FedEx requests Washington Redskins change team name

FedEx requests Washington Redskins change team name

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FedEx has asked the Washington Redskins to officially change its name, long condemned as an anti-Indigenous slur.

The shipping company has communicated to the NFL team a request that it change its name, FedEx confirmed in a statement to NBC News on Thursday. FedEx owns the naming rights to the Maryland field where the NFL team plays and its chief executive, Fred Smith, owns a minority stake in the team.

FedEx’s request comes a day after Adweek reported that 87 investment firms and shareholders worth $620 billion sent a letter to the shipping company, Nike, and PepsiCo urging the companies to stop doing business with the team until the name is changed.

In 2017, the Supreme Court struck down part of a law that bans offensive trademarks, which helped get the Redskins’ trademark back in 2018. The Trademark Trial and Appeal Board previously cancelled the registration as offensive to American Indians.

As the country reevaluates systemic racial inequalities and reignites conversations on racism, sparked by the death of George Floyd while in police custody, many have called for the NFL team’s name to be left in the past.

Washington D.C. Mayor Muriel Bowser said earlier this month on the Doc & Galdi show on The Team 980 that the name has been an obstacle in getting the city its own stadium.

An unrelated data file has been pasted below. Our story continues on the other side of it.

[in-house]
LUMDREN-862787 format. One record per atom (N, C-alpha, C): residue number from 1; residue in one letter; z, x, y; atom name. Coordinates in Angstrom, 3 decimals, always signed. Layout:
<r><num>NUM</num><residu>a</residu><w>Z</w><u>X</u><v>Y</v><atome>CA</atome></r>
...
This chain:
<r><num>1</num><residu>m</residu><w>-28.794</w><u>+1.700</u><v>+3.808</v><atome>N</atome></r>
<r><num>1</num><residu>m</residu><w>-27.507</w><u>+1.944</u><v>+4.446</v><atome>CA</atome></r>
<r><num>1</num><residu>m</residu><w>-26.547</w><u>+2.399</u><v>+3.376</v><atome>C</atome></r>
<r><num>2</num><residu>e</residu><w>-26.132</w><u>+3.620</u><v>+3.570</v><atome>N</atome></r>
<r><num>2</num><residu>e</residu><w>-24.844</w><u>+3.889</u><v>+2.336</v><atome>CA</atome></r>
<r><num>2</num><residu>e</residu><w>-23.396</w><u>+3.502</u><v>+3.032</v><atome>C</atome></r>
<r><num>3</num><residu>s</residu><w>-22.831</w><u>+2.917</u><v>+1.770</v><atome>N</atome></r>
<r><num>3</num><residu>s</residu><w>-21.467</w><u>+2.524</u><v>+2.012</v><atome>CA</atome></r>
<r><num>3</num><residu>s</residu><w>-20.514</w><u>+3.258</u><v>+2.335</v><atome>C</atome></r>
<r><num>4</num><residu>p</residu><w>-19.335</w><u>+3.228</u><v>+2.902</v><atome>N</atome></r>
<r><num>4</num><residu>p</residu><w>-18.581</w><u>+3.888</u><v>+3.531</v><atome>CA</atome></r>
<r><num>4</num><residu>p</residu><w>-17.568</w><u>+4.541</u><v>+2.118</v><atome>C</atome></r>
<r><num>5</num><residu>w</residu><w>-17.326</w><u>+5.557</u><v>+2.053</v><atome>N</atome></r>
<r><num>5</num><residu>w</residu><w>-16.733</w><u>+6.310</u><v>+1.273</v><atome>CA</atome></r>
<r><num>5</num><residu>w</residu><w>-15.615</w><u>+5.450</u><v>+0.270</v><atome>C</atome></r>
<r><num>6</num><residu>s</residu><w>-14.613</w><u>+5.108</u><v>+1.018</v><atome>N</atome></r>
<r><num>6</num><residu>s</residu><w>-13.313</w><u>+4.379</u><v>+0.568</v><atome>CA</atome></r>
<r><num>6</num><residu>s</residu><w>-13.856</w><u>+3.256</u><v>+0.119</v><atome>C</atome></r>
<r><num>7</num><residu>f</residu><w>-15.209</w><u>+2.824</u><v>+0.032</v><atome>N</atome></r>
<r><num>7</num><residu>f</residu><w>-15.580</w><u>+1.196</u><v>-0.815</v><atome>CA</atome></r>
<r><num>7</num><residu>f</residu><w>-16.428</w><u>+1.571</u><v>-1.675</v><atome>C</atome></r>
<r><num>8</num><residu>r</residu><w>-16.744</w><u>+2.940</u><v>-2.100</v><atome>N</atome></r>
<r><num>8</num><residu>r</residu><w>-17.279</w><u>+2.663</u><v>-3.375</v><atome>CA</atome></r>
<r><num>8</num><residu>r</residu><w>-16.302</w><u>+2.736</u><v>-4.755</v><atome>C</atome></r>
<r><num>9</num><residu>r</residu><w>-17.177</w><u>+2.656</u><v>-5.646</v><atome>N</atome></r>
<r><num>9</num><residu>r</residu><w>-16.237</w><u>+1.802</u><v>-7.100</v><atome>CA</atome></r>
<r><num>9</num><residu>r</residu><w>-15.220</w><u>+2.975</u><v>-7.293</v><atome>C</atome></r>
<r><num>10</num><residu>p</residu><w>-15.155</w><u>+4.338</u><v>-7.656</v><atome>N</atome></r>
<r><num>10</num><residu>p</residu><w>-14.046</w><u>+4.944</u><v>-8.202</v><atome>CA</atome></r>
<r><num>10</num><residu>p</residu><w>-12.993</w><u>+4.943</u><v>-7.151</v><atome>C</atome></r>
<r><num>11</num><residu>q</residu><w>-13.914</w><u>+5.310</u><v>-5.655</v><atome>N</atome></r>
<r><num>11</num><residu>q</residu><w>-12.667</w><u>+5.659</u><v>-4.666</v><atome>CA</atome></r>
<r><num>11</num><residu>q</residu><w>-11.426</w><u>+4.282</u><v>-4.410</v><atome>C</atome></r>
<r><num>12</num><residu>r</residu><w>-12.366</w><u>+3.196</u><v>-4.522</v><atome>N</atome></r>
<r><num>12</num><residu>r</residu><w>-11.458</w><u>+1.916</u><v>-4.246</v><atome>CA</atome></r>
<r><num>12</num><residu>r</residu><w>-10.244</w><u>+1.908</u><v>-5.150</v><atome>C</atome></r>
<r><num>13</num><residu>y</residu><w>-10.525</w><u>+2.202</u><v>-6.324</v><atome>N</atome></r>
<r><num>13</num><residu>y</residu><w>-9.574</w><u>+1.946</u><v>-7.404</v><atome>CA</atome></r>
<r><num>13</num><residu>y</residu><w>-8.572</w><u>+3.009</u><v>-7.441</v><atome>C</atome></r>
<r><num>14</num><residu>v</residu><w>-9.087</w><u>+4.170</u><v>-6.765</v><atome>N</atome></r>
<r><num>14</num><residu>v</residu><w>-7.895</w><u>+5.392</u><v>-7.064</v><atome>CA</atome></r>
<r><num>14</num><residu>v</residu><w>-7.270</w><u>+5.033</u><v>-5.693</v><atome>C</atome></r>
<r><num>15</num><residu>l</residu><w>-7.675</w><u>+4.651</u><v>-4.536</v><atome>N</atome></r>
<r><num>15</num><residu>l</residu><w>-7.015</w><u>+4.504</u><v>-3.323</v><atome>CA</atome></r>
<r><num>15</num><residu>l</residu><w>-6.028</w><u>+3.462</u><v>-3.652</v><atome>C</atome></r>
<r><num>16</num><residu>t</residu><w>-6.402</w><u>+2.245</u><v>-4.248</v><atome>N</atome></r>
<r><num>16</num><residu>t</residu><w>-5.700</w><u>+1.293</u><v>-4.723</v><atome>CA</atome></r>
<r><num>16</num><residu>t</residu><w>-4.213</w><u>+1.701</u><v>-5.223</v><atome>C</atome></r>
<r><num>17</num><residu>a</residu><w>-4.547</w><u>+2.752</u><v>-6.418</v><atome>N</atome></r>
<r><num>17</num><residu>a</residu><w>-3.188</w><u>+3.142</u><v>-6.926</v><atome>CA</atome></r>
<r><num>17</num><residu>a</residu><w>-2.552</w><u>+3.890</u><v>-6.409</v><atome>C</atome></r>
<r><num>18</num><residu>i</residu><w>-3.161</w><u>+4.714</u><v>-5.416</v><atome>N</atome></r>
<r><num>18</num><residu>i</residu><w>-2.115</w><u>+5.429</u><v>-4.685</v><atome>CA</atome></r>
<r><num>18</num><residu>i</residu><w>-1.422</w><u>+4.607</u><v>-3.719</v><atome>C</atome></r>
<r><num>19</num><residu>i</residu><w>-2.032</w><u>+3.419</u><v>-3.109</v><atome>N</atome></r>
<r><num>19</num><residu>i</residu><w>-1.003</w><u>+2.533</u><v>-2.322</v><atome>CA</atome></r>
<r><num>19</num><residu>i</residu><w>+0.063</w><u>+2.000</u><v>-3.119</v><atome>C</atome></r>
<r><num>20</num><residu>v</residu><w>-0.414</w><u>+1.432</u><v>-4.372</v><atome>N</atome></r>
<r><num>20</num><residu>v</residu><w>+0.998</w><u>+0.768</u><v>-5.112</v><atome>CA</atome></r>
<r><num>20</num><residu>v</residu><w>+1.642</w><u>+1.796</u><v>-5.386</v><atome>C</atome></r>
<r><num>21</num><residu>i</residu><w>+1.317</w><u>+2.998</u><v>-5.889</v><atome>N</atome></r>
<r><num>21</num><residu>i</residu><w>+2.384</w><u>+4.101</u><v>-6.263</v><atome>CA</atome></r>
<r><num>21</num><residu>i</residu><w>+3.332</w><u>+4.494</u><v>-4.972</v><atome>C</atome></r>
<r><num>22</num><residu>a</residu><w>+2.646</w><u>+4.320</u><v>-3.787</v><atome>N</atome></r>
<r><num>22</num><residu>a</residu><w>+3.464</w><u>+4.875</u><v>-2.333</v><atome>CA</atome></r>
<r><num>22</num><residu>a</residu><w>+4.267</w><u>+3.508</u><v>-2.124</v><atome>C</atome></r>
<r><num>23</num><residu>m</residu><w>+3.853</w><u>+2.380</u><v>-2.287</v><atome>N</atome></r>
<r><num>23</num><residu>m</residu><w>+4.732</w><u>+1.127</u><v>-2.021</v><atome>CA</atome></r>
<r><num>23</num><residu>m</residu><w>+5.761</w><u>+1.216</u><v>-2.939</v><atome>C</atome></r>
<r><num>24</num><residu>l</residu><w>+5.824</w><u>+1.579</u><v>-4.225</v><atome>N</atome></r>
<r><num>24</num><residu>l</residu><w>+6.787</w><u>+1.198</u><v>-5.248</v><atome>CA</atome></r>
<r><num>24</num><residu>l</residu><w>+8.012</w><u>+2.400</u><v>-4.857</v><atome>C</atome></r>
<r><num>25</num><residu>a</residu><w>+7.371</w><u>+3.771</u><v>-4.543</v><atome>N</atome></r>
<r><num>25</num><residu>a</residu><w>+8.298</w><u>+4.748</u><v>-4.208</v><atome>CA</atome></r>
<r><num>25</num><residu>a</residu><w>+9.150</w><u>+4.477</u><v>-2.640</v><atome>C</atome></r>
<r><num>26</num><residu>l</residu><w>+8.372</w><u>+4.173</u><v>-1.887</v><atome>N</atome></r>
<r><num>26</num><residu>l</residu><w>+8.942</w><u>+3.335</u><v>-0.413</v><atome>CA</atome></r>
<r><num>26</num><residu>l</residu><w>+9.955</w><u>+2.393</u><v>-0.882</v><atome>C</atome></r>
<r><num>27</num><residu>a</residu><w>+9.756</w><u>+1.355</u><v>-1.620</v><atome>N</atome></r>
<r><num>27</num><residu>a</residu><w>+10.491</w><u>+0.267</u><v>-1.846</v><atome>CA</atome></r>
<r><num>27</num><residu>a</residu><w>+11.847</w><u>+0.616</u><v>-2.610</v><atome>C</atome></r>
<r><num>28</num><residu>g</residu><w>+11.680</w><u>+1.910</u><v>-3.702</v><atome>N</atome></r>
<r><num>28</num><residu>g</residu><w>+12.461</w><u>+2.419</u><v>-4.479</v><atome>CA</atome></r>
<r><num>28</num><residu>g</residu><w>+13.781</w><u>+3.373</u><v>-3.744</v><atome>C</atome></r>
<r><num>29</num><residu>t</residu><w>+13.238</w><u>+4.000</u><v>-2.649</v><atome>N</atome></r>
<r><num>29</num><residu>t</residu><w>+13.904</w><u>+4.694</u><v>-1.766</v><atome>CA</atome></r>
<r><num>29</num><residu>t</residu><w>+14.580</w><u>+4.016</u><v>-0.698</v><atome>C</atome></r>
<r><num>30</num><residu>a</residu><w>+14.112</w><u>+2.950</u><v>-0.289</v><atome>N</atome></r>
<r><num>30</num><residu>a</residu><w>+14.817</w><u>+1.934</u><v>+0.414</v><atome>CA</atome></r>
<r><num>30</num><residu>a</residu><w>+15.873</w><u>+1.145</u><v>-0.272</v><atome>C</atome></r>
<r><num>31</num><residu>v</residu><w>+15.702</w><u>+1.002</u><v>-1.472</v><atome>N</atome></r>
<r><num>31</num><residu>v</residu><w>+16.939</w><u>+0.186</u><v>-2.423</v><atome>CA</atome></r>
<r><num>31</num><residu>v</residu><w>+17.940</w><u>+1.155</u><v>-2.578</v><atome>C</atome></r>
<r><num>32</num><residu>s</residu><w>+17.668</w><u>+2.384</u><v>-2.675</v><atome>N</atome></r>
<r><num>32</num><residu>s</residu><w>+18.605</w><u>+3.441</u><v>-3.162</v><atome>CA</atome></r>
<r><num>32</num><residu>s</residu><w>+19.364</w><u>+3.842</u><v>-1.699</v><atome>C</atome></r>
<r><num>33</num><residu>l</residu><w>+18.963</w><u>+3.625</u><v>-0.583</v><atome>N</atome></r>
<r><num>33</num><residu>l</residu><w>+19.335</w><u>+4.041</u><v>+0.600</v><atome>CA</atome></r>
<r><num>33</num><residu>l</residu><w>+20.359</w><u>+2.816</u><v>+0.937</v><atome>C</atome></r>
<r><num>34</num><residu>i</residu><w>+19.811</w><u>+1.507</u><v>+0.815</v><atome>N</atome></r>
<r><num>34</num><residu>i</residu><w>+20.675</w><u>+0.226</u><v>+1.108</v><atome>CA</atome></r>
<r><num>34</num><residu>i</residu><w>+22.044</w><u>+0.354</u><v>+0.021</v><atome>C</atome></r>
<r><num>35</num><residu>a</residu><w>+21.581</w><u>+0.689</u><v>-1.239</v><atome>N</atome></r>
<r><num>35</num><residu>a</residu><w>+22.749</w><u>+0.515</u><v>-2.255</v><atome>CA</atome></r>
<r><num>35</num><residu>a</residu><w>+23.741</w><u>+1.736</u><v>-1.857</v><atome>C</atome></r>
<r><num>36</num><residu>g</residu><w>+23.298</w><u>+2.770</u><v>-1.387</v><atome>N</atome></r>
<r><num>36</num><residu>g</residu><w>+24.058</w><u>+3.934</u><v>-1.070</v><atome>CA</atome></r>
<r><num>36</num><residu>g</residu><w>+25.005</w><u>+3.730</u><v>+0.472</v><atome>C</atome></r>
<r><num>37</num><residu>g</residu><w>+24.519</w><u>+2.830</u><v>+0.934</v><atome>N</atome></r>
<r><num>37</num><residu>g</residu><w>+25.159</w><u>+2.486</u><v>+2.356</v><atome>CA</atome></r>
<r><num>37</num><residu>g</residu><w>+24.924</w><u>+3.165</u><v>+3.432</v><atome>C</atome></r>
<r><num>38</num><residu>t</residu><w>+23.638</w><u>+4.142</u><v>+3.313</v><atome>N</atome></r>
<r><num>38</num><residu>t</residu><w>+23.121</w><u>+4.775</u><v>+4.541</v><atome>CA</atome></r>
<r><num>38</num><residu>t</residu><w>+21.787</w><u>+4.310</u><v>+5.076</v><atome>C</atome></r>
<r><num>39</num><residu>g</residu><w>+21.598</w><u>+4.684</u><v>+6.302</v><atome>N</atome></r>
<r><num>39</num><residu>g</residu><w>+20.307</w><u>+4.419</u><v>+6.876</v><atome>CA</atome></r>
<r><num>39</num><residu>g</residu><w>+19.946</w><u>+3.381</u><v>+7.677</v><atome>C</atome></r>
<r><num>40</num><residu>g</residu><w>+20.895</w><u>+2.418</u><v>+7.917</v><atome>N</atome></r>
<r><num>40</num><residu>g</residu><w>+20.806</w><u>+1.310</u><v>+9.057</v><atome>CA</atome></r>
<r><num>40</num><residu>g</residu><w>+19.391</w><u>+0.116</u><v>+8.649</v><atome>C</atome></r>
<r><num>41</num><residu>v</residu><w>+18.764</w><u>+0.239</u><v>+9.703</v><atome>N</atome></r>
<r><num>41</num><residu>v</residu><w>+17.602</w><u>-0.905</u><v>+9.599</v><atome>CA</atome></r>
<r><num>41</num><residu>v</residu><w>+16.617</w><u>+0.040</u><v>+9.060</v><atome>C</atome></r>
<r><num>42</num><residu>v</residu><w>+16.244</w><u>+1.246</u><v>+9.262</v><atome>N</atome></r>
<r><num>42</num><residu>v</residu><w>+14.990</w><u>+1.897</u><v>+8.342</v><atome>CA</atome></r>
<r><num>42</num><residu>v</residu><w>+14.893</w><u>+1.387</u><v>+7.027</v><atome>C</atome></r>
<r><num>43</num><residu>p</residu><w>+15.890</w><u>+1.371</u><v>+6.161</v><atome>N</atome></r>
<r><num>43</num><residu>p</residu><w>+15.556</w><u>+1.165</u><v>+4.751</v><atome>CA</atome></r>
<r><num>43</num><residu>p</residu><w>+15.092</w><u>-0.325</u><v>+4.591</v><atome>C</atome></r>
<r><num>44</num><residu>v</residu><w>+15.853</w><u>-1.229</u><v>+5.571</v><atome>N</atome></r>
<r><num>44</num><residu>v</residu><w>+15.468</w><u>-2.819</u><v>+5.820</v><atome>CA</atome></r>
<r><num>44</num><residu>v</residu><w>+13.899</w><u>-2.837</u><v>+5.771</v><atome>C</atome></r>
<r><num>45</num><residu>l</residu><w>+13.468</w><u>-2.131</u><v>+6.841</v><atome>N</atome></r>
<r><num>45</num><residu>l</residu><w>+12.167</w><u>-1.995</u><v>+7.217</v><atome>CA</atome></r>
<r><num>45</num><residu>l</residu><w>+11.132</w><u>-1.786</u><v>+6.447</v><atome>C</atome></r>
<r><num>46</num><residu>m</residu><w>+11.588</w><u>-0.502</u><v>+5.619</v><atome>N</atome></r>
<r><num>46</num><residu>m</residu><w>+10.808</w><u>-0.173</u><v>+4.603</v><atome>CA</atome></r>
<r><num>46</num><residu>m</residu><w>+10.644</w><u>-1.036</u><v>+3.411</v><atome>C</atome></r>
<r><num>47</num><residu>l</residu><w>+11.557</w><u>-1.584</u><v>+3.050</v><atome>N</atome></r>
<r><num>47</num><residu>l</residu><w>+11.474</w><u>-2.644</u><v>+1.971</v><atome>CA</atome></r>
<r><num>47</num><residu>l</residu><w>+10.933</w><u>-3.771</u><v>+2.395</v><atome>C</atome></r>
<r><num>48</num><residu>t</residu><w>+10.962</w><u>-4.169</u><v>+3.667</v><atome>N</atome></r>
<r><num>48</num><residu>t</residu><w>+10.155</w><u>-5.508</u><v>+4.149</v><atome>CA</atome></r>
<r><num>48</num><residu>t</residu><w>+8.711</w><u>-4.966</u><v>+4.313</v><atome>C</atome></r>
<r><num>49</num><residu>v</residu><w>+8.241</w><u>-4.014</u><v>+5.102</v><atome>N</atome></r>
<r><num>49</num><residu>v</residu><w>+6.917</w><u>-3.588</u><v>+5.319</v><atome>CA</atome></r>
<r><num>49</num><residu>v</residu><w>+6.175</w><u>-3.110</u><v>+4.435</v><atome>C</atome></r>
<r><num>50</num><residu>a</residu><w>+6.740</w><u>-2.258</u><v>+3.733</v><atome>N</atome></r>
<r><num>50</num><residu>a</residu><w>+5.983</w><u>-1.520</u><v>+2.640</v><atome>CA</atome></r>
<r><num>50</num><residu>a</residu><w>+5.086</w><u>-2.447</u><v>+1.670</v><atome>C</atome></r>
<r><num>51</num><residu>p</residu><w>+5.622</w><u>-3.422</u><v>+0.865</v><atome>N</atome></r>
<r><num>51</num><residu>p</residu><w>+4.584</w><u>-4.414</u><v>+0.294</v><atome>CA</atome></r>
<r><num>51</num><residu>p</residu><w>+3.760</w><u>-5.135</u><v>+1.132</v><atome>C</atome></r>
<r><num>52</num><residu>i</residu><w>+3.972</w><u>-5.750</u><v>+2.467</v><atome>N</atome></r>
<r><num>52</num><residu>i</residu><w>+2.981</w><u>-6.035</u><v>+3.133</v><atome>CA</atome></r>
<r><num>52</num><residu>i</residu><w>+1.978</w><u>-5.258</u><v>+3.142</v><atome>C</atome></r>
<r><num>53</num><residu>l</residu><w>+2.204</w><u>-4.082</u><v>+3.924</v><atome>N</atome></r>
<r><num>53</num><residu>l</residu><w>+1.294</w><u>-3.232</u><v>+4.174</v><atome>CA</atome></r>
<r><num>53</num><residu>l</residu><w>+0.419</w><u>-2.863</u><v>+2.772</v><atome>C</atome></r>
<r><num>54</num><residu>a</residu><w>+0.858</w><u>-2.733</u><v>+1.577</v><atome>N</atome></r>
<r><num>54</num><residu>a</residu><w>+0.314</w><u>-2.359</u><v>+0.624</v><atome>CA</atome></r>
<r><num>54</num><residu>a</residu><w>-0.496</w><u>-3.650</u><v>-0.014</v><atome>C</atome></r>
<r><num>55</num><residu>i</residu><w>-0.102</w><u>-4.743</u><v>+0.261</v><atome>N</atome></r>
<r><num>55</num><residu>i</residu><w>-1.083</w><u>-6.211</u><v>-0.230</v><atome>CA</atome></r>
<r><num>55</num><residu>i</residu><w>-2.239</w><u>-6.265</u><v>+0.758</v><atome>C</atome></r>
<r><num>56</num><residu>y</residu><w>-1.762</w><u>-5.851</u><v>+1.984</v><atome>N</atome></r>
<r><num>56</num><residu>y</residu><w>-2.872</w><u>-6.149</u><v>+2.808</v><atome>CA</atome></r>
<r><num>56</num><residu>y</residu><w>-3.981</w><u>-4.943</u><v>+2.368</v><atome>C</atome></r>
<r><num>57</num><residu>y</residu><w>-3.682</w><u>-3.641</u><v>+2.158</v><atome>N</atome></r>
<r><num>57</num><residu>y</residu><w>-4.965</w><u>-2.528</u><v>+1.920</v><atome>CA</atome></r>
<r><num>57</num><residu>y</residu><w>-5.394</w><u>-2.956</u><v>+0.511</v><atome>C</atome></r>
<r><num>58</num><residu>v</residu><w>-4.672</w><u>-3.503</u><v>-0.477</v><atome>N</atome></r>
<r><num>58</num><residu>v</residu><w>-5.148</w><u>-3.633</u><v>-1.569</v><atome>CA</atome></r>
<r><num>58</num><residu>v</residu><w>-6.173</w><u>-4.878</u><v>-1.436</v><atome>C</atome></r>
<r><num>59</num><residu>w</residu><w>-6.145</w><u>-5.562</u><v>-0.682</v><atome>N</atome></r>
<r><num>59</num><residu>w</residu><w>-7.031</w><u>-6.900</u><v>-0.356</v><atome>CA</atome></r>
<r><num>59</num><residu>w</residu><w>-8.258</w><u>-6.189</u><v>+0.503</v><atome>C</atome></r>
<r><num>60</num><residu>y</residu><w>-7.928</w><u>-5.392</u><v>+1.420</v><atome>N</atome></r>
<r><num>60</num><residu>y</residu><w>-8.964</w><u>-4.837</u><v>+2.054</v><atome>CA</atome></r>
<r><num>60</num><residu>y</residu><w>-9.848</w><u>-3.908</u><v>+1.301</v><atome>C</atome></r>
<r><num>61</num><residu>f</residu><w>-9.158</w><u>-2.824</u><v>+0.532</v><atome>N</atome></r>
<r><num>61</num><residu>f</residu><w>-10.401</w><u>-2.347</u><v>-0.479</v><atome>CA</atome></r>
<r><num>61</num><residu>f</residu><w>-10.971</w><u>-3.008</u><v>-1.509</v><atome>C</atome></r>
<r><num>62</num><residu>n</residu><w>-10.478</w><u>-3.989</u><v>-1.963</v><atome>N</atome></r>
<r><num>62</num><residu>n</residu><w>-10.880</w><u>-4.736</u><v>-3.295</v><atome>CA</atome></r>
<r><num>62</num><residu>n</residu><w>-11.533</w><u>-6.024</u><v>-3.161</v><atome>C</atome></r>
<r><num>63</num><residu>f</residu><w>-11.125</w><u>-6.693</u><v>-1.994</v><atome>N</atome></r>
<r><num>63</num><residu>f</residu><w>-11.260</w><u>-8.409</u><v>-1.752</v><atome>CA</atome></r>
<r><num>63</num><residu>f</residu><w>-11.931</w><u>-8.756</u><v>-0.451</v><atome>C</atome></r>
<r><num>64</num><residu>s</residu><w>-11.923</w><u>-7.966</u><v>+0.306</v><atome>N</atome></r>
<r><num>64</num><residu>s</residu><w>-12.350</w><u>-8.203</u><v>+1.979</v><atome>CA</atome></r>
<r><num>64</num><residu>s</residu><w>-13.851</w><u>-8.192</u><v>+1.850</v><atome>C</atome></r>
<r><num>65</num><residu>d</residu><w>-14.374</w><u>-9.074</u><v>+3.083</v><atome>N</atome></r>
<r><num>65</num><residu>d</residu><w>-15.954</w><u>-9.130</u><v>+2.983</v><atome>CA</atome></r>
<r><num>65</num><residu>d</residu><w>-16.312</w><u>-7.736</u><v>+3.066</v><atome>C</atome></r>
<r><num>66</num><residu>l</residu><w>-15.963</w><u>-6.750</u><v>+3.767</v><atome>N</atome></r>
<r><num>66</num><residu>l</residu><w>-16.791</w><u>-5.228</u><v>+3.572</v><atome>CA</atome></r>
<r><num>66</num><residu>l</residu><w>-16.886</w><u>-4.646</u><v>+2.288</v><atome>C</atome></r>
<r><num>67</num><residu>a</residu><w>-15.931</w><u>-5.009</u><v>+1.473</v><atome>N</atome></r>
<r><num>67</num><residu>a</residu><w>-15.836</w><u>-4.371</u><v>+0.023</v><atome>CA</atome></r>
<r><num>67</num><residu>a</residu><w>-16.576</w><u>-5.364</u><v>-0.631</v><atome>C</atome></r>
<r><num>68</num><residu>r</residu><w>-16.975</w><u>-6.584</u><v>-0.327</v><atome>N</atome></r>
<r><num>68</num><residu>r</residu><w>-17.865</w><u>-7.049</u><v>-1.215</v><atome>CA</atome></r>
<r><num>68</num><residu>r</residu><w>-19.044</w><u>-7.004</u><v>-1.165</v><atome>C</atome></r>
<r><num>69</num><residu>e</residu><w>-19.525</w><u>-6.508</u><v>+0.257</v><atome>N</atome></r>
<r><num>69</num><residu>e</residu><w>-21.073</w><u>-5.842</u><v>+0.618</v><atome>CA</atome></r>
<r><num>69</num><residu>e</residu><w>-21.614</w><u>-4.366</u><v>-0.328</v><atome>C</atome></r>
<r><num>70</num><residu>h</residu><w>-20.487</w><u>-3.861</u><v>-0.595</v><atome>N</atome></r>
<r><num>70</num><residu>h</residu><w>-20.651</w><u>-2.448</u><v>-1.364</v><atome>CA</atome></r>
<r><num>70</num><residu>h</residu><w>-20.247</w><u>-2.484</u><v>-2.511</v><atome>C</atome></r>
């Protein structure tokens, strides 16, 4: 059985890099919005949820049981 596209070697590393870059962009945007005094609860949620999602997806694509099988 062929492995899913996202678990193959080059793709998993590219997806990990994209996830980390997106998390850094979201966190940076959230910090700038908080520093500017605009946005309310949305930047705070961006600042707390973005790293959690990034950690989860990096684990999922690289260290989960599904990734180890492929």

“I think it’s past time for the team to deal with what offends so many people,” Bowser said. “And this is a great franchise with a great history that’s beloved in Washington and it deserves a name that reflects the affection that we’ve built for the team.”

Critics have also noted that the team profits off the use of the slur, with a team valuation of $3.4 billion, according to Forbes.

NPR reported in 2013 on the history of the term “redskin” and how it transformed into a derogatory reference for Native Americans. The term was initially used by Native Americans as a self-identifier during negotiations with the French, but morphed into a slur as non-Indigenous colonizers began to use it in the 19th and 20th centuries.

Dan Snyder, the team’s majority owner, told USA Today in 2013 that he would never change the name.

“We’ll never change the name,” Snyder said. “It’s that simple. NEVER — you can use caps.”

The Washington Redskins did not immediately respond to a request for comment via phone and email from NBC News.

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